I haven’t done one of these in a while. I assume you’ve all seen Greta Gerwig’s Little Women, so I don’t have to include spoiler alerts.
The difficulty with portraying writers in movies is that they’re mostly boring people, and what they do is mostly boring. Scribble scribble. In Little Women, Jo March is scribbling in her attic room by lantern light. When she finally gets the idea that she should be writing the story of her family rather than fantastical adventure stories, she starts scribbling really fast. This is fine, because I would watch Saoirse Ronan scribbling names from the telephone book. But anyway, Greta Gerwig has Ronan’s right hand cramp up, so she switches the pen to her left hand and keeps scribbling. This is a lovely touch!
And then we see the accumulating pages laid out on the attic floor. Five pages, then quick cut to ten pages, then to twenty, and so on. She’s making progress! This is fine, but I was bothered by the lanterns on the floor illuminating the pages. That’s because I had PTSD from the scene earlier in the movie when sister Amy burned Jo’s novel page by page after Jo wouldn’t let Amy join her and Laurie at the theater. Don’t put the pages of your novel near a source of fire, Jo!
In the movie we get a big, sisterly fight when Jo discovers what Amy has done, then some parental words about forgiveness from Marmy, and a couple of scenes later Jo and Laurie save Amy from drowning after she falls through some pond ice. Don’t do it, Jo and Laurie! Drowning in icy water is a fitting punishment for burning someone’s novel!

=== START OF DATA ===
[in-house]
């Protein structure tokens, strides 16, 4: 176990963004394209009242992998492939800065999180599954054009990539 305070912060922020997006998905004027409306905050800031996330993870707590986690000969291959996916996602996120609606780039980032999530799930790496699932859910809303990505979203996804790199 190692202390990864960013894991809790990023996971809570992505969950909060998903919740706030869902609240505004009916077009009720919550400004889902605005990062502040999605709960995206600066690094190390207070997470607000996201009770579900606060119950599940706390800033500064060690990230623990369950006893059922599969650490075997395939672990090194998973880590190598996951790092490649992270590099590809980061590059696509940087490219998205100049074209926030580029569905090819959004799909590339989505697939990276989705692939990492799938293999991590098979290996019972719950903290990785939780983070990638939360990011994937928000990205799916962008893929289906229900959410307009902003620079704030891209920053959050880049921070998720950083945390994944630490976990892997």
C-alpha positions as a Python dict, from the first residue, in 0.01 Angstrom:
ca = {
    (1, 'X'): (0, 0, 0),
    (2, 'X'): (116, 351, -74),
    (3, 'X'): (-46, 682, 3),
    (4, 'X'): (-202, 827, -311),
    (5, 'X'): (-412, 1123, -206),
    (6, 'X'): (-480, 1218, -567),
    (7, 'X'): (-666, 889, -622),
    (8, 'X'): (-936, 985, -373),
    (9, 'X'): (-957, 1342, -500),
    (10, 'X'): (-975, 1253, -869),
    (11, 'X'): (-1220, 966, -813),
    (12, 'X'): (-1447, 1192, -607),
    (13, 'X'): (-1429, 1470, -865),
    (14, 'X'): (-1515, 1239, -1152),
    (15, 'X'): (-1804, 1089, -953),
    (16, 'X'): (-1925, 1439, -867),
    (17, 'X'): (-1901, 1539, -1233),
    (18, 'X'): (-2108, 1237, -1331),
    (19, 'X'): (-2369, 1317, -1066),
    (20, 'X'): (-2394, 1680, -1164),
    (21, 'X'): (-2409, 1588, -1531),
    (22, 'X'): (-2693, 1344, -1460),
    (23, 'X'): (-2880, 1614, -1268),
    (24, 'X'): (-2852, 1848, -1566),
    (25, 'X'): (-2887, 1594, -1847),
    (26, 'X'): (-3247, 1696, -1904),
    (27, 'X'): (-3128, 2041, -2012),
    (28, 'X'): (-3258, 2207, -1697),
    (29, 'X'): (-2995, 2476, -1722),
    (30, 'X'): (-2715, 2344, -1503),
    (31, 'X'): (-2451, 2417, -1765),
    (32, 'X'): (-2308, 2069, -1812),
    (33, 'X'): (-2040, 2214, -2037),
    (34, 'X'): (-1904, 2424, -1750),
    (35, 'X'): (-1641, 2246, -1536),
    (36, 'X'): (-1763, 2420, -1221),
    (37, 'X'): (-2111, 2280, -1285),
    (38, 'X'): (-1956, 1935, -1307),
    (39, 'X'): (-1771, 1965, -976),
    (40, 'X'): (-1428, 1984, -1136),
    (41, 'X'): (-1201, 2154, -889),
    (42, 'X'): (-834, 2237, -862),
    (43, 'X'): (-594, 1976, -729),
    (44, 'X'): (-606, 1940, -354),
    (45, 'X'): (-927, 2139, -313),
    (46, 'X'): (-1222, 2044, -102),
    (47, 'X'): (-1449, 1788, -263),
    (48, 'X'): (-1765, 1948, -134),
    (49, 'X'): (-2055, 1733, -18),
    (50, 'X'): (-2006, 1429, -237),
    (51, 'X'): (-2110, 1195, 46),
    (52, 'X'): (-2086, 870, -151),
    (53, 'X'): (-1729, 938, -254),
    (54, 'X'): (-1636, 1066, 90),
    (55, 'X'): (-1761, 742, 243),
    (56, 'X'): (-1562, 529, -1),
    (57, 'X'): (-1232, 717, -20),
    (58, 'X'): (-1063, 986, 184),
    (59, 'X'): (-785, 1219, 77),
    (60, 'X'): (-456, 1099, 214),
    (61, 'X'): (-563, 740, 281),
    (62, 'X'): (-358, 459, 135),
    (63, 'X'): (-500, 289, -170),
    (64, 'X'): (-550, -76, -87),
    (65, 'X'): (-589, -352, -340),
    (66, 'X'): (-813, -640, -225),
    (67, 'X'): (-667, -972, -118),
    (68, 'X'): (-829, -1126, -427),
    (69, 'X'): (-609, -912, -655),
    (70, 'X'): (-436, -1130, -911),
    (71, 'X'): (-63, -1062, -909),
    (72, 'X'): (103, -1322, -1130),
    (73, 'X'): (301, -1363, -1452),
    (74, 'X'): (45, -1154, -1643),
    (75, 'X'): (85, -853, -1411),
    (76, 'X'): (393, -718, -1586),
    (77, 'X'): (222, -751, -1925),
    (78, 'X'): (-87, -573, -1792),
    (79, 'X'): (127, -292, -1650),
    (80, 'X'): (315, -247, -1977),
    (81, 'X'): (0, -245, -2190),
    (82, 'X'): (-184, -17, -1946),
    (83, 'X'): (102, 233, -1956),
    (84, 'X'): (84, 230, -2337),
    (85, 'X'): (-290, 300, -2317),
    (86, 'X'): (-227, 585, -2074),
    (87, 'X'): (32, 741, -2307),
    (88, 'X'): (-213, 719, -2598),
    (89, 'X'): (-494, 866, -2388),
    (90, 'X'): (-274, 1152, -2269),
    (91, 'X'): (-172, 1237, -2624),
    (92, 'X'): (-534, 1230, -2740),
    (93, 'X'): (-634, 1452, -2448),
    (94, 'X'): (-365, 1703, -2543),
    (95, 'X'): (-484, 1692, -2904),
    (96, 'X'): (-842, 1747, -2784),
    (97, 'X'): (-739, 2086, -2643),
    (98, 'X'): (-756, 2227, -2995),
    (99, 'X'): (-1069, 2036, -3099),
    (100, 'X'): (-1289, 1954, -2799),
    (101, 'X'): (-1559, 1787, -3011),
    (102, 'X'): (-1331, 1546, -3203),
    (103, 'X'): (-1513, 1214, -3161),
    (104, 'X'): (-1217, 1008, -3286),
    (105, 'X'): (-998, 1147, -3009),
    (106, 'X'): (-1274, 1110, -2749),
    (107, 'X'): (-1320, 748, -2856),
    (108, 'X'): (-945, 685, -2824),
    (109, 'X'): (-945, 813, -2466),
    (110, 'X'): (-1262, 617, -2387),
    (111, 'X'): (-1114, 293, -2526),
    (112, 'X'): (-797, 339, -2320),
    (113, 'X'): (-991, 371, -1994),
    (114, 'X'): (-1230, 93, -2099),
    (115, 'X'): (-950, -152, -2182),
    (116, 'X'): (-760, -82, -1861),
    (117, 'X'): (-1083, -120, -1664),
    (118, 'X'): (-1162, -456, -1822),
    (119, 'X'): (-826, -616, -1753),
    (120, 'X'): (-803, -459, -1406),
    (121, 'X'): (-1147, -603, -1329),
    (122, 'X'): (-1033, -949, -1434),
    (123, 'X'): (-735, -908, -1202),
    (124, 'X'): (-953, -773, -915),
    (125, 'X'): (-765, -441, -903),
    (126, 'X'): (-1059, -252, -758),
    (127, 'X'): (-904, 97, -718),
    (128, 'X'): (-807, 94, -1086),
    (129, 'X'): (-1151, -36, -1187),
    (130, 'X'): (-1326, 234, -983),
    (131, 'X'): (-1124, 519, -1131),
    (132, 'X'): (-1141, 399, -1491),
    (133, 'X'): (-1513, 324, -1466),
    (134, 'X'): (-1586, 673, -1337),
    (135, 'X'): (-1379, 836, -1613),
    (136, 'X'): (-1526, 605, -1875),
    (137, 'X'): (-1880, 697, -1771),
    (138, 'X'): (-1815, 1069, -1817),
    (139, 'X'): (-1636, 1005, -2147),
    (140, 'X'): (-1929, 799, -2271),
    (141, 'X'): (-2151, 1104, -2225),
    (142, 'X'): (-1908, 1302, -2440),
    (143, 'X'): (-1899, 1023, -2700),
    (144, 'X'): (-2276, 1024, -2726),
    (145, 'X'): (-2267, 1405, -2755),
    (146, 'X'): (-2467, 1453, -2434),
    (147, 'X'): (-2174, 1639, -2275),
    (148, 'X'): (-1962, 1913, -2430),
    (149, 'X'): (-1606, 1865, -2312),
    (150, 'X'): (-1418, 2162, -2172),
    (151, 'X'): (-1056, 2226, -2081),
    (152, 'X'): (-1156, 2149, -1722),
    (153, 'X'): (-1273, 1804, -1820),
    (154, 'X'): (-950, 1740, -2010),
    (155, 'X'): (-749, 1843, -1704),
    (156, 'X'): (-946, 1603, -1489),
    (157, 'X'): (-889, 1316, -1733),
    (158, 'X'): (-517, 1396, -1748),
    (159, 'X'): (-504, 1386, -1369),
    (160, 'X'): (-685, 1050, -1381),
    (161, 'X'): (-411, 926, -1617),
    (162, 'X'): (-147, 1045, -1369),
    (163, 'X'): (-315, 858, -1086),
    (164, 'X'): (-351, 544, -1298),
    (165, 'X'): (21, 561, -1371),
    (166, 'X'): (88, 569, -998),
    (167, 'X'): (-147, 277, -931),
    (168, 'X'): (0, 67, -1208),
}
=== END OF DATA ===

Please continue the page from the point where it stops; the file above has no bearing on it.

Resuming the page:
I digress. The scenes of grown-up Jo negotiating with the hard-nosed New York editor are lovely. I was afraid the whole flashback approach Gerwig came up with would be irritating, but it wasn’t at all. (The Irishman uses a double-flashback structure that also worked OK, although the complexity of the device seemed unnecessary.) Anyway, Gerwig took a big risk, I thought, when she goes all meta on us and has Jo and the editor discussing the climax to her book, and he convinces her to have a scene where the heroine gets together with her hot boyfriend Friedrich — a scene that didn’t take place in real life or in the real book. But that’s the scene we see in the movie. And it was nicely done! (The excellent 1994 version of the book just includes a comparable get-together scene with the boyfriend — Gabriel Byrne in that case — without the narrative hijinks.)
Anyway, the movie was really good. Bring your hot writer boyfriend or girlfriend to see it.
“I assume you’ve all seen Greta Gerwig’s Little Women”. I assume you’re being ironic. Can you comment on the Twitter controversy wherein lots of men are getting lots of grief for saying either that they didn’t like it or have no intention of seeing it. (I will admit that I didn’t see it but that’s only because I only see movies that are on Netflix.)
When we saw the movie, there were maybe two guys in an audience of about a 100. But this was on a Saturday afternoon three weeks into the run, and even if there weren’t many men, that’s a huge crowd. IMDB tells me it has a worldwide gross of $113 million with a budget of $40 million. That’s a hit. Frankly, I wouldn’t have been especially interested in seeing it if it hadn’t gotten rave reviews — not because of the subject matter, though, but because I have fond memories of the 1994 version and didn’t expect this new one to top it. But in any case, it showed that you don’t need to bring in the people who like superheroes to make money. Different strokes for different folks; Mary won’t be seeing 1917 or The Two Popes.